1. On the Site Actions menu in the top left corner, select the Site Permissions option
  2. Give access to either Windows or SharePoint groups and decide what permission they get

PS. It is important have a good security plan in place, and hopefully you can work with your SharePoint administrator on this.

Good luck if you end up an "accidental SharePoint designer" like me!

Tuesday, July 29, 2014

Upgrading your SSIS Management Framework: Part 3

At this point, you understand the options for moving an SSIS framework to the latest version of SSIS, and you've upgraded the logging portion of the framework using a hybrid approach.  The final step in the framework upgrade is handling your configurations.  Let's walk through an existing configuration implementation and how you can upgrade it by combining your existing implementation with the standard SSIS framework.

Overview

A typical "old-school" configuration scheme is described in the SSIS PDS book or in this blog post here: http://jessicammoss.blogspot.com/2008/05/ssis-configuration-to-configuration-to.html.  Starting in SSIS 2012, the configuration scheme uses environments and parameters when using the Project Deployment Model, as discussed here: http://msdn.microsoft.com/en-us/library/hh213290(v=sql.110).aspx.

In both scenarios, the core ideas in a configuration scheme are:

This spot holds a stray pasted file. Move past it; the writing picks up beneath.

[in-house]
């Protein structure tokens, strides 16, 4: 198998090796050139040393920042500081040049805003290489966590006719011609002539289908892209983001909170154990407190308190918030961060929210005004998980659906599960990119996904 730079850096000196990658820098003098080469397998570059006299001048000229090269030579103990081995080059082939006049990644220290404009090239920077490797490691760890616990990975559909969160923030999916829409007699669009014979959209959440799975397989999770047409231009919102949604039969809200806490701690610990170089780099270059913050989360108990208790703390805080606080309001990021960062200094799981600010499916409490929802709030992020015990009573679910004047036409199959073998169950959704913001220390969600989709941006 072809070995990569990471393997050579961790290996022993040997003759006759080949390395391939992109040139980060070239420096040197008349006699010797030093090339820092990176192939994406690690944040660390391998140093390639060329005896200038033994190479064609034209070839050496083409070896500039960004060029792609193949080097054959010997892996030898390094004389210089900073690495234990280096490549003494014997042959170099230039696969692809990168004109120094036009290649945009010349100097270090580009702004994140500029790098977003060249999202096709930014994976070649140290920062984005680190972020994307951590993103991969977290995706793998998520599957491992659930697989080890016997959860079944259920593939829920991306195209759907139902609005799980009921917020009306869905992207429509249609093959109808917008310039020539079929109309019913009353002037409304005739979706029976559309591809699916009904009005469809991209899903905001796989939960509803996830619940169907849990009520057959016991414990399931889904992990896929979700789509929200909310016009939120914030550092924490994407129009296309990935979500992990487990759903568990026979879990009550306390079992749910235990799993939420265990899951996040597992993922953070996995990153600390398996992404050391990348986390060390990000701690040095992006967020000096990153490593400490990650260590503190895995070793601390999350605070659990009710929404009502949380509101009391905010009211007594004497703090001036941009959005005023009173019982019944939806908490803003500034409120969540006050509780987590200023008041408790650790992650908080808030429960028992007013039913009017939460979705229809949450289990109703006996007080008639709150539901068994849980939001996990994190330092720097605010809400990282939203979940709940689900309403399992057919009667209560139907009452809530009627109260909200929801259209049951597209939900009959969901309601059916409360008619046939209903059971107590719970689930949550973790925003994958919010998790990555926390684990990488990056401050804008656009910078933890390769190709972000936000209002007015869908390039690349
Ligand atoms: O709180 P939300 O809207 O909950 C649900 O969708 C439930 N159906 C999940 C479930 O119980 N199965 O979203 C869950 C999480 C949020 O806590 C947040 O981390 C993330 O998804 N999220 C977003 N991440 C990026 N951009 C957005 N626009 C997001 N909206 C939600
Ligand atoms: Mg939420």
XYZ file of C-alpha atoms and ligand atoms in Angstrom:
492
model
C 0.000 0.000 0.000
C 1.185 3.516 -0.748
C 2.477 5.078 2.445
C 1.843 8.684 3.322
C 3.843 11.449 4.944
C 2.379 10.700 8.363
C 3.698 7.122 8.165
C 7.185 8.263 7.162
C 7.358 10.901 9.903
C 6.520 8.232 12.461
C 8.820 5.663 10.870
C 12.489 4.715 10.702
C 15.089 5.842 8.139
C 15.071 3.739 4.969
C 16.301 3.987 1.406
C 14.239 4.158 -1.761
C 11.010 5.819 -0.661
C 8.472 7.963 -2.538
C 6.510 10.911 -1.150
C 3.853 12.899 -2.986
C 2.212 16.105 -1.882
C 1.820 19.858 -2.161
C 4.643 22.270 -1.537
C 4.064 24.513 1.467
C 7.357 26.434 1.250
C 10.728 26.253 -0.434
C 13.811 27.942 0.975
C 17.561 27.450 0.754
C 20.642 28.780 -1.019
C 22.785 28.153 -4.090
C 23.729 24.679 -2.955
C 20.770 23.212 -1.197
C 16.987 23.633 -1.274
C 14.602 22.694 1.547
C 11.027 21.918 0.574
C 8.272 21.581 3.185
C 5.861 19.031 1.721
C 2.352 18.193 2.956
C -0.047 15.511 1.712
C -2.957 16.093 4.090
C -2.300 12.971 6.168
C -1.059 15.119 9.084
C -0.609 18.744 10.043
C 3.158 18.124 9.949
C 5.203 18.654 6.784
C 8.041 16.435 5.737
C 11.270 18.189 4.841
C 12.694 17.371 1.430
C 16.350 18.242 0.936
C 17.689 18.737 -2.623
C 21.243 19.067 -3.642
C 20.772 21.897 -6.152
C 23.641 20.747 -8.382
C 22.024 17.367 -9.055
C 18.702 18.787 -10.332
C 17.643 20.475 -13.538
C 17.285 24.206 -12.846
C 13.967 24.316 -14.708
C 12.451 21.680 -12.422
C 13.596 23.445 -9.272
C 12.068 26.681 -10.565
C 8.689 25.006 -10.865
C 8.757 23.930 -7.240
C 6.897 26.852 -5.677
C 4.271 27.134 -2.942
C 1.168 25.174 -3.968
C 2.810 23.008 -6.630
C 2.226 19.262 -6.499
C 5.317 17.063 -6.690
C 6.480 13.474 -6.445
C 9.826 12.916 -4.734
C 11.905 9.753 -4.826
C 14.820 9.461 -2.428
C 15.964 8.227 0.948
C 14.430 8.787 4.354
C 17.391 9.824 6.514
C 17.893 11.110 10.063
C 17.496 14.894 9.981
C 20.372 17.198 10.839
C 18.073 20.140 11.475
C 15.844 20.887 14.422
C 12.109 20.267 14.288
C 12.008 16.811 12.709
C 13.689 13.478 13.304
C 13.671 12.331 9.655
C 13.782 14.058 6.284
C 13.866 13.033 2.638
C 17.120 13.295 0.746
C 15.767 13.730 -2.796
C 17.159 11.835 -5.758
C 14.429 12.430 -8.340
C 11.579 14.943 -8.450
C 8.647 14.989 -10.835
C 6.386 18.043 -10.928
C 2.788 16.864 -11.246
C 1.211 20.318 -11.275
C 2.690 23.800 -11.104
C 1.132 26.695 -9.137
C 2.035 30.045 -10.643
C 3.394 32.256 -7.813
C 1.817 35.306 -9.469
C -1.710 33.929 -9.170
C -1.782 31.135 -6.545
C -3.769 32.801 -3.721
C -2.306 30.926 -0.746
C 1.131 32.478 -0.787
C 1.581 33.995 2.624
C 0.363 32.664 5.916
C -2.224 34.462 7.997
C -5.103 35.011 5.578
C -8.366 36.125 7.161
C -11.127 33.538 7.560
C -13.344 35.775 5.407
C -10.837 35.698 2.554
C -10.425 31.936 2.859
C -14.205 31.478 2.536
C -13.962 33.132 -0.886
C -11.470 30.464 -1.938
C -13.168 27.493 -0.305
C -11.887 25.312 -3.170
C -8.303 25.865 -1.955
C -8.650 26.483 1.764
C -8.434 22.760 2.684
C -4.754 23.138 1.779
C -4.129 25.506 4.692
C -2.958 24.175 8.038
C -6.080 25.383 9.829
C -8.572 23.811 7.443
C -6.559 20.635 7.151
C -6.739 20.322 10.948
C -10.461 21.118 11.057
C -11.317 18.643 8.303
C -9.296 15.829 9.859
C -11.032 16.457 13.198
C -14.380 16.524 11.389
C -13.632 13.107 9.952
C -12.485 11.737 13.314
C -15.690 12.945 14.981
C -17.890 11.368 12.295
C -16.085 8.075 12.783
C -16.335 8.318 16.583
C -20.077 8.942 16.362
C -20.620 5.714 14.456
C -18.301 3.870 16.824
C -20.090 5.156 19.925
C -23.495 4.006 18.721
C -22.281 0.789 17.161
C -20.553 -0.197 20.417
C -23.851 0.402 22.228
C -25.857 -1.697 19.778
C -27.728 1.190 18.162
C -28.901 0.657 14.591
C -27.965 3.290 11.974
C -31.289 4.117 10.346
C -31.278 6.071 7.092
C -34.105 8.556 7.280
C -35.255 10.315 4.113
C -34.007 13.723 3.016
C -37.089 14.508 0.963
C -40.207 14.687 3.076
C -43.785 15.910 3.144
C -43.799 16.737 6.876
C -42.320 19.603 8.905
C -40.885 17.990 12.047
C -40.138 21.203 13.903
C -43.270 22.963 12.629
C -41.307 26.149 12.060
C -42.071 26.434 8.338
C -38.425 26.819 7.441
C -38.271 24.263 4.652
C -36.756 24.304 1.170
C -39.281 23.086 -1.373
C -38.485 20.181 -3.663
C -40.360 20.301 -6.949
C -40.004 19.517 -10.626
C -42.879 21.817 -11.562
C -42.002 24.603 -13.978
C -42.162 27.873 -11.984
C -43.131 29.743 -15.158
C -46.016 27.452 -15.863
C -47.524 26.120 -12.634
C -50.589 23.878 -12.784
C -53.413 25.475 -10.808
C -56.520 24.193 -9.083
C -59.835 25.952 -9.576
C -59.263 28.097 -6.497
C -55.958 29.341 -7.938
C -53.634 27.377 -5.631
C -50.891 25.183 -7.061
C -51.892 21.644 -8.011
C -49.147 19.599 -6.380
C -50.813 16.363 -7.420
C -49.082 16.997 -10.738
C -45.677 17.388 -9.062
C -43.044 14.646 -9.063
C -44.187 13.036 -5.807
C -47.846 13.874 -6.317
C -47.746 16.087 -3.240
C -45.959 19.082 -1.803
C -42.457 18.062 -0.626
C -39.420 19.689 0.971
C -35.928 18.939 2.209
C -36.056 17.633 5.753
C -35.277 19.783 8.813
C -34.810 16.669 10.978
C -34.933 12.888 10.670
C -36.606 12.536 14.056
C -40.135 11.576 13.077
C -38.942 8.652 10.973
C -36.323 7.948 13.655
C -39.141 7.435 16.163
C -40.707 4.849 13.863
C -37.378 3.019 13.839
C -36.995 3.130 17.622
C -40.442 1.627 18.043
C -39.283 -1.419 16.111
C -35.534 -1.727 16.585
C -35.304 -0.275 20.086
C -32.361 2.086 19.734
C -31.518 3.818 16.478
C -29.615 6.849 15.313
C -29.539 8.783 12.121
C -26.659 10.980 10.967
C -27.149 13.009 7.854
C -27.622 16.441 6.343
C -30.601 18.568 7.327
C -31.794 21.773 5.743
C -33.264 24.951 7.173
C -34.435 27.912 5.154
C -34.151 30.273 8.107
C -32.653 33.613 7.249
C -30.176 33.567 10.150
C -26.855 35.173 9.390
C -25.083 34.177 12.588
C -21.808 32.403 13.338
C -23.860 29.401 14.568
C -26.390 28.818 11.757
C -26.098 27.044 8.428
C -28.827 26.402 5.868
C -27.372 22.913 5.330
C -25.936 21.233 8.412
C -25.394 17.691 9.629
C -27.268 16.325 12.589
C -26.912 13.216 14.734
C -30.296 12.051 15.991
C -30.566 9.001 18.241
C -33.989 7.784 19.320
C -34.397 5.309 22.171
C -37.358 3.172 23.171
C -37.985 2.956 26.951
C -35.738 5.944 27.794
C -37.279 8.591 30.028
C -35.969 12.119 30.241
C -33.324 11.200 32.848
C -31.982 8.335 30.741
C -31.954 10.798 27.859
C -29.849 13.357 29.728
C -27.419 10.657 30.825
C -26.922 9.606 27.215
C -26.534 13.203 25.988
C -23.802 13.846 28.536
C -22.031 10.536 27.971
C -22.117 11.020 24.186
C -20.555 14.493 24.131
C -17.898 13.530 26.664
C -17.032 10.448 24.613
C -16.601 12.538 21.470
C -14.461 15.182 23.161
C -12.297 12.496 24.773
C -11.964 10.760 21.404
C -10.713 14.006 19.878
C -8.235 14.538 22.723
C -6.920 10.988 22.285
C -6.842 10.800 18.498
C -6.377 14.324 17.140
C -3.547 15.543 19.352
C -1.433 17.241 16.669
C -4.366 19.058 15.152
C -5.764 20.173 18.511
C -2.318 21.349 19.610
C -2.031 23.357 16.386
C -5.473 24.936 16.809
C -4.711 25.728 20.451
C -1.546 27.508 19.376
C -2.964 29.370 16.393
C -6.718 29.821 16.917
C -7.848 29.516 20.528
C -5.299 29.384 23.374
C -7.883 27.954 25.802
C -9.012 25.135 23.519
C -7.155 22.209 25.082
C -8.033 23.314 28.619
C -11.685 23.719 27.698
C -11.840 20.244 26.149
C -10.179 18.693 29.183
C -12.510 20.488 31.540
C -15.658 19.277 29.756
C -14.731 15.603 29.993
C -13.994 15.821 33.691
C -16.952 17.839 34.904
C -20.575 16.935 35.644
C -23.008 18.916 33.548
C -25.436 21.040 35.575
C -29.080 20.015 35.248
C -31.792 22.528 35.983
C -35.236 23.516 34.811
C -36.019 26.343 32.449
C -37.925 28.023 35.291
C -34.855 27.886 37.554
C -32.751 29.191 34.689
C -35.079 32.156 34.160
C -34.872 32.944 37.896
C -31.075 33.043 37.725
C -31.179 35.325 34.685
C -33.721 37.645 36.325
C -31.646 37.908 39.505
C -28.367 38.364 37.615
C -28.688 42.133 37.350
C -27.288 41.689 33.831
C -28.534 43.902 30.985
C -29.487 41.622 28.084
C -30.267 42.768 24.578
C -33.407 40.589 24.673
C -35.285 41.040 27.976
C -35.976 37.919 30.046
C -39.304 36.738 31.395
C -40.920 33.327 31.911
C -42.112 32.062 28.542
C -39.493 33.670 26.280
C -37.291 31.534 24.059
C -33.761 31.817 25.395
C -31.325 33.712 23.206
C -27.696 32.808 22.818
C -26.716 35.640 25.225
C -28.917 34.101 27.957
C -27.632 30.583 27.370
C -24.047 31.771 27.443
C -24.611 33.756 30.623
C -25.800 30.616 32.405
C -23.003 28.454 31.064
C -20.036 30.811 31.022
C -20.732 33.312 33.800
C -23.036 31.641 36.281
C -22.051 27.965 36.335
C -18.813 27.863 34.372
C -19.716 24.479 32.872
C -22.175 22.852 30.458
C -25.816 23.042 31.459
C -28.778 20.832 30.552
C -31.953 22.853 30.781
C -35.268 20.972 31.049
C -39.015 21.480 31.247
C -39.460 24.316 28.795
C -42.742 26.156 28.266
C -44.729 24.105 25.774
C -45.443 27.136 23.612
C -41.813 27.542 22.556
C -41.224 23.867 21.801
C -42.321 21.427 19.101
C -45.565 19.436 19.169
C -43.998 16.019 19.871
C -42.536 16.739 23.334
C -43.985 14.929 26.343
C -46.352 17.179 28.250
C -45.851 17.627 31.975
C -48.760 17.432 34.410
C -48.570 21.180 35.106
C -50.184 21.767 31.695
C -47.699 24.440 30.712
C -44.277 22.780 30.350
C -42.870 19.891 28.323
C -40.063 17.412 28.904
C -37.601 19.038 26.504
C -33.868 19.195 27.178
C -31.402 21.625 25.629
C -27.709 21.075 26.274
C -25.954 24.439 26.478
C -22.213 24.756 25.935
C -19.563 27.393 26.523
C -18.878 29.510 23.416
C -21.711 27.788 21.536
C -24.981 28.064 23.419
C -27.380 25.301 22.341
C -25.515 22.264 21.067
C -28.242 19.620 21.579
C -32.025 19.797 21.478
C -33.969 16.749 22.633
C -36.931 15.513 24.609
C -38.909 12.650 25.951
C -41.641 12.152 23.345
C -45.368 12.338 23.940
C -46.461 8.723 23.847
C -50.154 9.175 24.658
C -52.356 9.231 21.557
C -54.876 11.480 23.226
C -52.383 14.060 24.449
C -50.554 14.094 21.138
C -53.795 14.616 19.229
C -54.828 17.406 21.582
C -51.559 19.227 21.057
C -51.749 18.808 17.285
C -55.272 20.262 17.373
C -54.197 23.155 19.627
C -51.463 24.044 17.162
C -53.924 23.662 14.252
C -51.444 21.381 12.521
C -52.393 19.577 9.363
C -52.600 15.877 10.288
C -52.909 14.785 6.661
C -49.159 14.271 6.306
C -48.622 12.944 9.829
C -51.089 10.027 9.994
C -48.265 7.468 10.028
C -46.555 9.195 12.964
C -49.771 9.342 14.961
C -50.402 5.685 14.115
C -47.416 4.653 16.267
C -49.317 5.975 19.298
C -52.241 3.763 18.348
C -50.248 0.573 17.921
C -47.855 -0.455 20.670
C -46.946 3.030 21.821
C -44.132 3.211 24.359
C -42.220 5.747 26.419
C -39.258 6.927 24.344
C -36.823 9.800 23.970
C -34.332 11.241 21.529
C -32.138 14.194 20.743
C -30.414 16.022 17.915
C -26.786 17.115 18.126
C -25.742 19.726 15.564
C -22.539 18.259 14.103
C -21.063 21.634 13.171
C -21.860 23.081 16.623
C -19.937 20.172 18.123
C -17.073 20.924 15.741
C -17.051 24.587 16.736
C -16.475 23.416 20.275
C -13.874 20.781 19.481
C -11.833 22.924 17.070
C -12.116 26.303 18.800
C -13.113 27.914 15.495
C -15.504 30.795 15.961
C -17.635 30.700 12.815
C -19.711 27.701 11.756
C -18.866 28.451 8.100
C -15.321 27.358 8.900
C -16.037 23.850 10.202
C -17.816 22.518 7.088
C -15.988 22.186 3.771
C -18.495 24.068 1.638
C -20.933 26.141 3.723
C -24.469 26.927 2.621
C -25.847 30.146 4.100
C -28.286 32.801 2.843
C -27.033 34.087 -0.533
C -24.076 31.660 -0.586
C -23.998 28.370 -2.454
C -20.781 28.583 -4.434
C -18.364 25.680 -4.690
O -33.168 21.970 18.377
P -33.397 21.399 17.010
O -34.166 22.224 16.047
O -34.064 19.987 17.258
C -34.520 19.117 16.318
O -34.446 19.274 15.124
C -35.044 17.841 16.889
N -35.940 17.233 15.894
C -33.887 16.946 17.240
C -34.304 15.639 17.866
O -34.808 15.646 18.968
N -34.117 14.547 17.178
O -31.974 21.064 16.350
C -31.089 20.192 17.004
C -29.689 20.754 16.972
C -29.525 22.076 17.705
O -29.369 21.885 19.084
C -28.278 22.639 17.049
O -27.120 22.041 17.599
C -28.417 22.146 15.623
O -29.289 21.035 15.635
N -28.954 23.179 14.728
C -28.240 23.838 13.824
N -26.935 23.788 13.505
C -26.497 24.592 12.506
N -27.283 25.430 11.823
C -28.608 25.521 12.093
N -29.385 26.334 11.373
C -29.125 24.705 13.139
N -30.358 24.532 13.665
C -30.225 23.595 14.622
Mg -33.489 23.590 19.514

1. Provide the ability to move packages through environments without having to touch the packages
  2. Provide one location where connection strings / variables are stored, so in case a value changes, you don't have to change the value in multiple places

Assumptions

To enable our hybrid approach, we will utilize the SSIS 2012+ catalog as our "master" version of the configuration values and modify the previous framework to use its data.  This example counts on the following assumptions.  If your system is different, you may need to make some modifications to the implementation described here.

  1. Assumption for the old framework: All configuration entries modify Variables, rather than Connections or other object types.
  2. Assumption for the new framework: You have a CommonConfigurations environment on each server that holds your values for your development, test, and production servers, as well as an environment for each package that would have its own package level values.

Configurations

To tie the two systems together, we will use the environments stored in the 2012+ catalog to pass to the earlier framework.  The earlier framework retrieves all of its information from a table called dbo.SSIS Configurations, so we can just replace that table with a view that points to the new catalog!

Start by renaming your old table to [SSIS Configurations Old]:

EXEC sp_rename 'dbo.SSIS Configurations', 'SSIS Configurations Old';
GO


Next, create a view named [SSIS Configurations] that reads from the SSIS catalog:



CREATE VIEW dbo.[SSIS Configurations]
AS
    SELECT CAST(e.name AS NVARCHAR(255)) as ConfigurationFilter
        , CAST(ev.value AS NVARCHAR(255)) AS ConfiguredValue
        , CAST('\Package.Variables[User::' + ev.name + '].Properties[Value]'
                AS NVARCHAR(255)) AS PackagePath
        , CAST(ev.type AS NVARCHAR(20)) AS ConfiguredValueType
    FROM [SSISDB].[catalog].[environment_variables] ev
    LEFT JOIN [SSISDB].[catalog].[environments] e
        ON ev.environment_id=e.environment_id
GO